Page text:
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A Home for the Herd: Conservation Easement Protects Unique Agricultural Property

Photo of shoreline along agricultural fields

The Wye River and its tributaries surround the conservation easement lands by Joe Streett

The preservation of natural areas and agricultural land often go hand in hand, or in some cases, hoof in hoof. This year, a treasured agricultural resource in Queen Anne’s County has been protected forever through the work of the Maryland Environmental Trust (MET).

The Aspen Institute, owner of property on Maryland’s Eastern Shore that houses the Wye Angus Program of the University of Maryland, granted MET and the Eastern Shore Land Conservancy Inc. a conservation easement on more than 586 acres of active farmland, which is the long-time home of renowned Black Angus cattle.

The easement protects the farmland from ever being used for residential purposes. The Aspen Institute then conveyed ownership of the protected land to the University of Maryland. MET and Eastern Shore Land Conservancy staff worked closely with the Wye Angus Program and the Aspen Institute on the easement agreement to ensure the educational, research, and agricultural uses of the land will continue benefitting all Marylanders.

In addition, the land provides beautiful scenic views of forested waterfront and open pasture along Carmichael Road, which is part of the Chesapeake Country Scenic Byway. The protected land also offers more than three miles of scenic frontage along the Wye Narrows and East Wye River waterways, and is visible from the Wye Island Natural Resource Management Area.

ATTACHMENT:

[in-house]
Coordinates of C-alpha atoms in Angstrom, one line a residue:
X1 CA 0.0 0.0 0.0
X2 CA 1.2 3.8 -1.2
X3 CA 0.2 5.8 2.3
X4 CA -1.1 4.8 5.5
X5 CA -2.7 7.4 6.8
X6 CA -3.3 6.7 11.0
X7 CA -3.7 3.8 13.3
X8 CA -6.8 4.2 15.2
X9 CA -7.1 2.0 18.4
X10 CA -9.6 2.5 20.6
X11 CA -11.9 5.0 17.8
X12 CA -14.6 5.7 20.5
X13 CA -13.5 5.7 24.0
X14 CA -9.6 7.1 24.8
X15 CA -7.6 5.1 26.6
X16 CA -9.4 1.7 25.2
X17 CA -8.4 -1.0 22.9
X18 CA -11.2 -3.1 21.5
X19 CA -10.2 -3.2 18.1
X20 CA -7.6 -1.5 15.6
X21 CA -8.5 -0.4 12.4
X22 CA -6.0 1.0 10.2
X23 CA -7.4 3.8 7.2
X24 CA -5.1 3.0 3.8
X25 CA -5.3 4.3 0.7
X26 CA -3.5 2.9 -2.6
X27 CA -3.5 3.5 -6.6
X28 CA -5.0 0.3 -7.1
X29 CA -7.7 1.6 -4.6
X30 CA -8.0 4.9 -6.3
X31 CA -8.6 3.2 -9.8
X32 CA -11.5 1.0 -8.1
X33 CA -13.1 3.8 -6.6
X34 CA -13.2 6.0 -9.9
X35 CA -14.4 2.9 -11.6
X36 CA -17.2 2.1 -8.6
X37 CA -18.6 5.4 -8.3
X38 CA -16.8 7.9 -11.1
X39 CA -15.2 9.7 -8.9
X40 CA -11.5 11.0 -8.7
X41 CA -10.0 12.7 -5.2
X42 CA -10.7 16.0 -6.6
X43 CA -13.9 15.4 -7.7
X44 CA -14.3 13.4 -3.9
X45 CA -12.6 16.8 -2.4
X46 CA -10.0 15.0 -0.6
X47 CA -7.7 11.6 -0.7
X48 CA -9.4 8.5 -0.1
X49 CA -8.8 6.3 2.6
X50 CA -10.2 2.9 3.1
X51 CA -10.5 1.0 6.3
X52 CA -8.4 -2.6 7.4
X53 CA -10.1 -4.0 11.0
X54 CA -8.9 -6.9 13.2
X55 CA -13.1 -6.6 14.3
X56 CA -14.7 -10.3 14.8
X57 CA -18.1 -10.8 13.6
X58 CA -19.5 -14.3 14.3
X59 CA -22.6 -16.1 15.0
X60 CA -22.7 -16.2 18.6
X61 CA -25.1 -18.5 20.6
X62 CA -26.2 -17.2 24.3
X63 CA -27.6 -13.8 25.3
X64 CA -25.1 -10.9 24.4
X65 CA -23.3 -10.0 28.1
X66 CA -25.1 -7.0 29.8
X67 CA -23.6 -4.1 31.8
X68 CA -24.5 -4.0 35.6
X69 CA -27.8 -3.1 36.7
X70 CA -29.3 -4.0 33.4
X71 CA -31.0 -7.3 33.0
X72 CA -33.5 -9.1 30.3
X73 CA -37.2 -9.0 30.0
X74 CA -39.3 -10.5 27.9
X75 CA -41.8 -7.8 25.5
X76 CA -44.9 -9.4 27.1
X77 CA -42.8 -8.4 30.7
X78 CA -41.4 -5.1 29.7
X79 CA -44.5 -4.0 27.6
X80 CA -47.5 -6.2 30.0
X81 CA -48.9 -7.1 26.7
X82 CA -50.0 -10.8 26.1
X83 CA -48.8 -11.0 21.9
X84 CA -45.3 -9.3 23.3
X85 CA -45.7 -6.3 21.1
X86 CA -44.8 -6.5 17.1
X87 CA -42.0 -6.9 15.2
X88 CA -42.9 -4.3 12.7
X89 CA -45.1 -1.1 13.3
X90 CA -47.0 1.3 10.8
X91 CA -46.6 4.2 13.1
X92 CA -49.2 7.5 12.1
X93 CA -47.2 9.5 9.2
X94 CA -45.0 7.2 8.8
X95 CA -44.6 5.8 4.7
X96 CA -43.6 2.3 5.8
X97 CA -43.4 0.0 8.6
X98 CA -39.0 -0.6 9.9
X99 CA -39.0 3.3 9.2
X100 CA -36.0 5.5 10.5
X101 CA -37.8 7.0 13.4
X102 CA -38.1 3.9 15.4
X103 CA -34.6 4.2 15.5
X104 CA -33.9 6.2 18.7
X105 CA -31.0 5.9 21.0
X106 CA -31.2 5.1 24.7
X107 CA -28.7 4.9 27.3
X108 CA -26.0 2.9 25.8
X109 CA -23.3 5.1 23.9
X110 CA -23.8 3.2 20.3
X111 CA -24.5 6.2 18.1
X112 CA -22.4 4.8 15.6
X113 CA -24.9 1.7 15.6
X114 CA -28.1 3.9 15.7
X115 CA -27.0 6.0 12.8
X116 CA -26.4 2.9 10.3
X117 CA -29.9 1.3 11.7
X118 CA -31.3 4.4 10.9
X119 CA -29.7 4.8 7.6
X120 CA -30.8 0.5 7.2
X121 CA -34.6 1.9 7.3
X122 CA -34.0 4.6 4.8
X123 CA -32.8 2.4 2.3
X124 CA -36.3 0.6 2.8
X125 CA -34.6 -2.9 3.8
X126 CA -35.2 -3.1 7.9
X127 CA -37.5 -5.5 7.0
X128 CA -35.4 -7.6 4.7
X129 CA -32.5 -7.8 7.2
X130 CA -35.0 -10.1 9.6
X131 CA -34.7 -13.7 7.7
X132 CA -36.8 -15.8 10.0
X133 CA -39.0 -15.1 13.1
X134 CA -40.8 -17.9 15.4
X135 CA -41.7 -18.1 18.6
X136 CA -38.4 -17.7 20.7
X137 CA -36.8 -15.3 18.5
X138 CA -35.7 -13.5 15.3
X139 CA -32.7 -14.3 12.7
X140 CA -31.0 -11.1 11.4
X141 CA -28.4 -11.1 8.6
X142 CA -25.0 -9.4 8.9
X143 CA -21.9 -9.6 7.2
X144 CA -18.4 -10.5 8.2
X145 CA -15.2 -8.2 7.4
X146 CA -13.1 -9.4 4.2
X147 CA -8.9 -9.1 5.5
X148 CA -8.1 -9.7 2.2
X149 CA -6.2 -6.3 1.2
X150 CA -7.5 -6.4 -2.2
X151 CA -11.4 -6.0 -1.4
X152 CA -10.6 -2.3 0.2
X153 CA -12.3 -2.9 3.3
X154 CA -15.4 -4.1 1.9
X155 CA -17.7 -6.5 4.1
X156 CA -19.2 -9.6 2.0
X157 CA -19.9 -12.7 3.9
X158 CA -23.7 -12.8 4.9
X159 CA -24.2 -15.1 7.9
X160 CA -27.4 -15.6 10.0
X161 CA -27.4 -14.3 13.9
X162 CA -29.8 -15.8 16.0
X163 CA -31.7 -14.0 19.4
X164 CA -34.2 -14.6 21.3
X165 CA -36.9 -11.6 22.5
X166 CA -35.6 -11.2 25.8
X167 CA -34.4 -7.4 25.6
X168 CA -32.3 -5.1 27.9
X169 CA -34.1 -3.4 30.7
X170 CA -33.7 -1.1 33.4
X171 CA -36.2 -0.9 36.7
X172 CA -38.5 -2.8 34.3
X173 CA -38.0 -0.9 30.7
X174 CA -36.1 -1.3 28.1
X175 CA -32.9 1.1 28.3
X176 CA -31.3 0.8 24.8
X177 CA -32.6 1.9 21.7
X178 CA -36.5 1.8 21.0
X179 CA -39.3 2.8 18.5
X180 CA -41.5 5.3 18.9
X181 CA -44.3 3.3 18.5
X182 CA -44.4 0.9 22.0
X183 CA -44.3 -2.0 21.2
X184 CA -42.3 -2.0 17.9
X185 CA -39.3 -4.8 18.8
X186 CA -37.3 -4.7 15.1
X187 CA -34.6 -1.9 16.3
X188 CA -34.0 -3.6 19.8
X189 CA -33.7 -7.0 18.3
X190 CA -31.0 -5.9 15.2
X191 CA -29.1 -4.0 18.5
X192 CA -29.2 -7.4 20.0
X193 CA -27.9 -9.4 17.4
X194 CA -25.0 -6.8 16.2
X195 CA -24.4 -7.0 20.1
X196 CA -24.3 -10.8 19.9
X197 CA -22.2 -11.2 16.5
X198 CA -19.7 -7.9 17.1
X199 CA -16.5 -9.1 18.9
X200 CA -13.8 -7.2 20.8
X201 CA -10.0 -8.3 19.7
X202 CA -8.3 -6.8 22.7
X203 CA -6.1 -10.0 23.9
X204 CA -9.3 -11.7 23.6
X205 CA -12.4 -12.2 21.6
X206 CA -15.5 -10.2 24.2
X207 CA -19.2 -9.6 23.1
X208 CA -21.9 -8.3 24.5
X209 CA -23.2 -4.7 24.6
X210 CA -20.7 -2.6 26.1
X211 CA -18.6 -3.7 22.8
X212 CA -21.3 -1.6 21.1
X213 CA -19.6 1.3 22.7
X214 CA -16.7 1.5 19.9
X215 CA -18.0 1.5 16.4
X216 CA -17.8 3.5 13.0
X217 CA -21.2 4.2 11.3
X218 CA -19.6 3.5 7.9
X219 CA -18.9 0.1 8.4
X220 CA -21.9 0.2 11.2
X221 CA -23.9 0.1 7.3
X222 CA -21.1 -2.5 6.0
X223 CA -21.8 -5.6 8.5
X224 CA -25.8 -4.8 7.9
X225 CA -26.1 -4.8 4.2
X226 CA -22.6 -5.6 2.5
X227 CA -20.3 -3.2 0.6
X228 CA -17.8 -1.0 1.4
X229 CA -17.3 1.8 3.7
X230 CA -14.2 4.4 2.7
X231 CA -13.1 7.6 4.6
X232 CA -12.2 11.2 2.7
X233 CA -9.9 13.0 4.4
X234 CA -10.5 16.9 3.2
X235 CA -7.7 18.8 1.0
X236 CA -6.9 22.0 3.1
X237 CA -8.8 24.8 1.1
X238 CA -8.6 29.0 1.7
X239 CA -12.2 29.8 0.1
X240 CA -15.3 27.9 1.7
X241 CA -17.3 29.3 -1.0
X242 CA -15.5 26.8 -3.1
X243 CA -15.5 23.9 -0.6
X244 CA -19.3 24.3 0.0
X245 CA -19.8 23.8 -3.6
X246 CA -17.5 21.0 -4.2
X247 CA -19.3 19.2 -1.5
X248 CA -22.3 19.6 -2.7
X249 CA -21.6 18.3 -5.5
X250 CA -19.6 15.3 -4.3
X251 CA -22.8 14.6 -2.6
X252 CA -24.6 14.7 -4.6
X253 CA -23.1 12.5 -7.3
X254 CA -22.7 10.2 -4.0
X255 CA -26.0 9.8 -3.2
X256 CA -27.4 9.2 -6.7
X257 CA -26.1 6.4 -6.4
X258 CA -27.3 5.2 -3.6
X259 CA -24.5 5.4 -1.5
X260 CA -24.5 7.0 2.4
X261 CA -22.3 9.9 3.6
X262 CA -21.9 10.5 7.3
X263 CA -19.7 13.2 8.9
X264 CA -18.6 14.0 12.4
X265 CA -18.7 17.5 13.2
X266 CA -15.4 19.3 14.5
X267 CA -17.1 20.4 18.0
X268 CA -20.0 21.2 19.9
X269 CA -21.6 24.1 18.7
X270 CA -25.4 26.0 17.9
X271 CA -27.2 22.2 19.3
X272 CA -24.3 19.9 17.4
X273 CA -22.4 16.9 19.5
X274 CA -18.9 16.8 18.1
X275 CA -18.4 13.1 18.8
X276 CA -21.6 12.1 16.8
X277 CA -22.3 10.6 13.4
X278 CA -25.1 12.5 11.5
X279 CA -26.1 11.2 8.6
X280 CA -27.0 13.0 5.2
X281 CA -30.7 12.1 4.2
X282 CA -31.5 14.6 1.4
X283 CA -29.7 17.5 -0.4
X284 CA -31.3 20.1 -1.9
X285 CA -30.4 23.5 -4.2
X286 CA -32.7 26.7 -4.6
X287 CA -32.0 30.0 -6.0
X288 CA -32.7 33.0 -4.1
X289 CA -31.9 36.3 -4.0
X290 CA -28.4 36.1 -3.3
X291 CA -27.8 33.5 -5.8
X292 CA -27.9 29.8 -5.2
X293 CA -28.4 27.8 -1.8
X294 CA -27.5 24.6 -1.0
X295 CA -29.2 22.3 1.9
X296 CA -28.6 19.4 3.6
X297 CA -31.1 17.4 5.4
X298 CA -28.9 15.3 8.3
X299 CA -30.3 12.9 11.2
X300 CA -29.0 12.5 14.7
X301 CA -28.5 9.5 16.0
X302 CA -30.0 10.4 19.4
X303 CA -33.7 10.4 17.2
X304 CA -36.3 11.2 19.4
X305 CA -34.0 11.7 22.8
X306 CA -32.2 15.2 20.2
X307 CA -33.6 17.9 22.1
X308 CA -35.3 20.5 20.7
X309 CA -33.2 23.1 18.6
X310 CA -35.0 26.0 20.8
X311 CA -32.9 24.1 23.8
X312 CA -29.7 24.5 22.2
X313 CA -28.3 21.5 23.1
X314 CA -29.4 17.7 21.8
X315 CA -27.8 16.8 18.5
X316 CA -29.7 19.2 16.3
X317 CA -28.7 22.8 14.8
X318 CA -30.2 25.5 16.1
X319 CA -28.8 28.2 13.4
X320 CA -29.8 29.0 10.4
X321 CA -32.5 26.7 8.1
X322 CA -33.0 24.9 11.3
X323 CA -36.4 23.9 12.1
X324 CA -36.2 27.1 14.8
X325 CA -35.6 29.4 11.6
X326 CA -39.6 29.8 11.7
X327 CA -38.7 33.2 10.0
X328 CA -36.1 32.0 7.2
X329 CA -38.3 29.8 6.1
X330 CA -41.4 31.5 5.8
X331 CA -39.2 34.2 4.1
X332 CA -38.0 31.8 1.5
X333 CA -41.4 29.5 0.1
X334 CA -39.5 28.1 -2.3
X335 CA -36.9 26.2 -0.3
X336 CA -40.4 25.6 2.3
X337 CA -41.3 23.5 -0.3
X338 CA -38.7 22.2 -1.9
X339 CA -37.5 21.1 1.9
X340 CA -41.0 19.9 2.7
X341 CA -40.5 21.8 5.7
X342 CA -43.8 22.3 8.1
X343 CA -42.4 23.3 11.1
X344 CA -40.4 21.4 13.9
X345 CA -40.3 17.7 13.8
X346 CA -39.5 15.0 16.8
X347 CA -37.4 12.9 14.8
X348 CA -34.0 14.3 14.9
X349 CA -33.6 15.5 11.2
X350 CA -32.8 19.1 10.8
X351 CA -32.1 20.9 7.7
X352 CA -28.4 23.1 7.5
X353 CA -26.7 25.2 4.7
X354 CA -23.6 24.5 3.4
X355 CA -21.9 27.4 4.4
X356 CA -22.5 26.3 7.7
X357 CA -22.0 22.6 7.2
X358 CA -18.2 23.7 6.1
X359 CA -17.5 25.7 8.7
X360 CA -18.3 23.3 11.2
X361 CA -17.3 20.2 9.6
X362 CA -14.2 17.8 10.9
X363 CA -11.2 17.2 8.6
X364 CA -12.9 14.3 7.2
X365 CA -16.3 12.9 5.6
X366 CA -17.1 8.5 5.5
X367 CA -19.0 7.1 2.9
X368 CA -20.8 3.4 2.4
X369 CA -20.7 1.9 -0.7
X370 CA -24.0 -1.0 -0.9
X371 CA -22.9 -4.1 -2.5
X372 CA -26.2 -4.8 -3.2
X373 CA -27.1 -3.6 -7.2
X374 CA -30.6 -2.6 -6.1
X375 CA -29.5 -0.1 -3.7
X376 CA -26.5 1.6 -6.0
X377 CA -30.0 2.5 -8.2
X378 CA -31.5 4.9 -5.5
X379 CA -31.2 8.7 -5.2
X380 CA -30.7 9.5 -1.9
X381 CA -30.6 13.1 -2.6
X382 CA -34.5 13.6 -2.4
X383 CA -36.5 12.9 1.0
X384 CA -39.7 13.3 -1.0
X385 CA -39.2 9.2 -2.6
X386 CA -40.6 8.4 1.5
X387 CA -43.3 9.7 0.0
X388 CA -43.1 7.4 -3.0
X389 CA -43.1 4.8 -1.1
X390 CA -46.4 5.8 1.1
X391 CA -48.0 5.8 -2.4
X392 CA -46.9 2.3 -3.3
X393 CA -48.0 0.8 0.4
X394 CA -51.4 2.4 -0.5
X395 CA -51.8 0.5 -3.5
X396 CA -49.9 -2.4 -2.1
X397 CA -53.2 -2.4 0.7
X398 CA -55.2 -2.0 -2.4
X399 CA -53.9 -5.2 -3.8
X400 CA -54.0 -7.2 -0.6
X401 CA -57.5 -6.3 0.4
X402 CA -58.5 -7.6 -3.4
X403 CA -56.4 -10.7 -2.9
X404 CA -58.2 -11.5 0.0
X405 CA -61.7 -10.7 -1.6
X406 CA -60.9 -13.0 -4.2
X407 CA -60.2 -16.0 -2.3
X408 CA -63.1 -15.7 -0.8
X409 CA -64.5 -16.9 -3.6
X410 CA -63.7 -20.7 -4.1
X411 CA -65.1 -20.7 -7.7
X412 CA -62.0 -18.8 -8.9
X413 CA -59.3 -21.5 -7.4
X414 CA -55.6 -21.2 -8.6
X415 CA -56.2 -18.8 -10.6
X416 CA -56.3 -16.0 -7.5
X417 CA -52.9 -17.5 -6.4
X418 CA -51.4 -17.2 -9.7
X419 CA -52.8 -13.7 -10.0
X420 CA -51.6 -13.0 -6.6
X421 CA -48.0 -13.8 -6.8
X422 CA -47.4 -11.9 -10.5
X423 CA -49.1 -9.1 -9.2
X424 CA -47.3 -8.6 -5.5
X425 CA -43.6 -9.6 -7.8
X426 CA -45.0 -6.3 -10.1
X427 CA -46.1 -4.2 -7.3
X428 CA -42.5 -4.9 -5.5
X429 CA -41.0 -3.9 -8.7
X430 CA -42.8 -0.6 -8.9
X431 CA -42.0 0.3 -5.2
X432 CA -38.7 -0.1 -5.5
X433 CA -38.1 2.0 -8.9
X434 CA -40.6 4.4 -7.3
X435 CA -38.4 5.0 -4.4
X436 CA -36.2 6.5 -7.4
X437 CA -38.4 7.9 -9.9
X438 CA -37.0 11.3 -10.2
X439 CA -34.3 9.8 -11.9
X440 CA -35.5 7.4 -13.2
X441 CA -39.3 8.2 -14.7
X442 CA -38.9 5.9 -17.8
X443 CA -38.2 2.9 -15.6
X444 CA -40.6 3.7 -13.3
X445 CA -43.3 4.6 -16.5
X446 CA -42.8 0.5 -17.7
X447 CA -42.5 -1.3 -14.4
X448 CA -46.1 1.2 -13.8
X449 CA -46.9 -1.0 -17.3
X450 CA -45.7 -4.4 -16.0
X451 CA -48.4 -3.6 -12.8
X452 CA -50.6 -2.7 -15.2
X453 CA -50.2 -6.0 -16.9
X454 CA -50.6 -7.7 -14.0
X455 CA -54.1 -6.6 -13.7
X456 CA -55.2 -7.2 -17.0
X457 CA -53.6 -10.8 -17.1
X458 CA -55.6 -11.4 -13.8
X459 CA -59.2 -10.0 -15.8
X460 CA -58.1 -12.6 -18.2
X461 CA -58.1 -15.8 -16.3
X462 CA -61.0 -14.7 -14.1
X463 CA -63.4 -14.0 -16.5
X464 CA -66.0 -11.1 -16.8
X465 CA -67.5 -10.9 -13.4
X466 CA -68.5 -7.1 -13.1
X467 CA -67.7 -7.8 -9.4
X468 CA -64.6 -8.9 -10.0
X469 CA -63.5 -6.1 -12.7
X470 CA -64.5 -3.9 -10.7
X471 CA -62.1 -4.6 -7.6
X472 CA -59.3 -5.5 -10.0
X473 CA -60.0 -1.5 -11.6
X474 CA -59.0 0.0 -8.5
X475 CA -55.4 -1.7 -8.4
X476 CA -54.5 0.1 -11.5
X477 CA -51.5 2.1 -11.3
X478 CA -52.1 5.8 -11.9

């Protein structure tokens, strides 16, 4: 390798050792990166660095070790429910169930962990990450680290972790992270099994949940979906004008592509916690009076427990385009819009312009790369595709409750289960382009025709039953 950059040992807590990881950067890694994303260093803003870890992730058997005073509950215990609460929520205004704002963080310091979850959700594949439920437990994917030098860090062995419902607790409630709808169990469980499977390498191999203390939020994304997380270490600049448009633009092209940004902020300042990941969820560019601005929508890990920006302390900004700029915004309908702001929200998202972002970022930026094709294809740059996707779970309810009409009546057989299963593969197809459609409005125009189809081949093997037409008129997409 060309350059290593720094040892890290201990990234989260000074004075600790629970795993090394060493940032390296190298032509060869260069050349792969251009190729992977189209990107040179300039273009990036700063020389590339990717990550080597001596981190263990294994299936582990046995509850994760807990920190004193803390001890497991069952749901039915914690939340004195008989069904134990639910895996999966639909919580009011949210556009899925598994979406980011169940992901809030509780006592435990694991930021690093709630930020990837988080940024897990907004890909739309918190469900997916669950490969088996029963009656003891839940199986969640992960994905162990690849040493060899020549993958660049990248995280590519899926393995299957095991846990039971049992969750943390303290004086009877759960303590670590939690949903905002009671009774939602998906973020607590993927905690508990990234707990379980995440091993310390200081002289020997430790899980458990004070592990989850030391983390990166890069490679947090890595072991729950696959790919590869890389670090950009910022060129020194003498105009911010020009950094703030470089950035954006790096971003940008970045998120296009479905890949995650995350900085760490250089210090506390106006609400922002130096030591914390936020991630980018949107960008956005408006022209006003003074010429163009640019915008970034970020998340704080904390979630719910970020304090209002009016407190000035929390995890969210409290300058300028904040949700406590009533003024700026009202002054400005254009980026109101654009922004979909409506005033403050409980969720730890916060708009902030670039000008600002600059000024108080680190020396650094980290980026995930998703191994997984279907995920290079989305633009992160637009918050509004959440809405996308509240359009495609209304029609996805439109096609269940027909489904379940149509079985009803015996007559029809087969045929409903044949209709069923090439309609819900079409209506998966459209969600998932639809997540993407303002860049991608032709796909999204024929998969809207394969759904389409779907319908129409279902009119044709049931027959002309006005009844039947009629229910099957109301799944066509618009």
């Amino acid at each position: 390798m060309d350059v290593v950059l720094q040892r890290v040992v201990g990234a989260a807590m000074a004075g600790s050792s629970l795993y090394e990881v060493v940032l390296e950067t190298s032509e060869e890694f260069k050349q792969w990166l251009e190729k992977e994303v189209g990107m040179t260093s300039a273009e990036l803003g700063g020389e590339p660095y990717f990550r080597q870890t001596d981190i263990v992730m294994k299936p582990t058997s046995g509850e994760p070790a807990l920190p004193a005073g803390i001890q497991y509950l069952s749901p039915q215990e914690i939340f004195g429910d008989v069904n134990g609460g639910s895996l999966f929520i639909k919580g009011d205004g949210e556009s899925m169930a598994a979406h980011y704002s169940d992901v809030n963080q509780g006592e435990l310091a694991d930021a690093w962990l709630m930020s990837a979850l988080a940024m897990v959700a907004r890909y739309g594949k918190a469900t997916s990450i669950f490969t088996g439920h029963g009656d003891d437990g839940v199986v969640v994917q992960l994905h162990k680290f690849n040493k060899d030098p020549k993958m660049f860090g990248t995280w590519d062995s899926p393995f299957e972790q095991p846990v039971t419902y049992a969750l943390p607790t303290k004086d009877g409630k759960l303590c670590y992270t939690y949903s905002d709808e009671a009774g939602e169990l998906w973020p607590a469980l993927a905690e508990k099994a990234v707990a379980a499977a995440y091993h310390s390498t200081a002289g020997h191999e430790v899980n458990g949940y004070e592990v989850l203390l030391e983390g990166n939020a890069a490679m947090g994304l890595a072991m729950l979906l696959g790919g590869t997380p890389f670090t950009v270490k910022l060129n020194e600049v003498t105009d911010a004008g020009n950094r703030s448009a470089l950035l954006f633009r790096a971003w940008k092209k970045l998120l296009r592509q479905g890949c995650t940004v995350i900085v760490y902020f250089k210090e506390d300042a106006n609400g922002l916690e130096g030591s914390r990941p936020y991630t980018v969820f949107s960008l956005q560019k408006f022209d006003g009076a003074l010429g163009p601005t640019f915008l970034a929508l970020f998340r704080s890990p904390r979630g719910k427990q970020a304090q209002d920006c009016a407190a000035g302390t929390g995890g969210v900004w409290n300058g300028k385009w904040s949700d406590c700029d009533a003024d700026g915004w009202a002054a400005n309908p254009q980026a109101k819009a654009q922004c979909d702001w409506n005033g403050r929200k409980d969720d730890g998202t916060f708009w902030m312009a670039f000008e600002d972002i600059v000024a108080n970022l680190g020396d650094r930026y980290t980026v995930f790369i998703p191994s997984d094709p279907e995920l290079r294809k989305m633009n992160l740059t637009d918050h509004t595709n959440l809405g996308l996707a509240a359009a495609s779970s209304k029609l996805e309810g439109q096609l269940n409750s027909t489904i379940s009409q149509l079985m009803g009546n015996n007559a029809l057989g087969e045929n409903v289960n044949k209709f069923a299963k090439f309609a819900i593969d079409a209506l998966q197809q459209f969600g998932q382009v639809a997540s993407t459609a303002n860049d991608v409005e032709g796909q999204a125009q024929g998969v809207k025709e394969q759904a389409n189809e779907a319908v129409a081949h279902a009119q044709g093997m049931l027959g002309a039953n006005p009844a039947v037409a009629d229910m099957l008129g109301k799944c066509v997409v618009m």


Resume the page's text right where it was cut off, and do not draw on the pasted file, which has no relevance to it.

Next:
Photo of green fields and shoreline

Point Field, part of an agricultural conservation area along the Wye River in Eastern Maryland

The Aspen Institute donated 330 acres along with existing buildings to the University of Maryland for continued use by the Wye Angus program, which is maintained and operated by the College of Agriculture and Natural Resources (AGNR) at the Wye Research and Education Center in Queenstown. In addition, the university purchased another 233 acres for a total land acquisition of 563 acres.

The Wye Angus program is a research and education program built around a carefully bred herd of cattle, gifted to UMD in 1979 by the late businessman Arthur A. Houghton Jr. and his wife Nina Houghton.

Since establishing the Wye Angus program more than 40 years ago, the university has leased the land to support the herd from the Aspen Institute, which originally received the land as a gift from the Houghtons. The recent donation and sale means UMD now owns the land needed to maintain the herd, and can ensure its future. As part of the agreement, the land will remain in a conservation easement held by the Maryland Environmental Trust and the Eastern Shore Land Conservancy, which preserves the agricultural and environmental attributes of the property in perpetuity.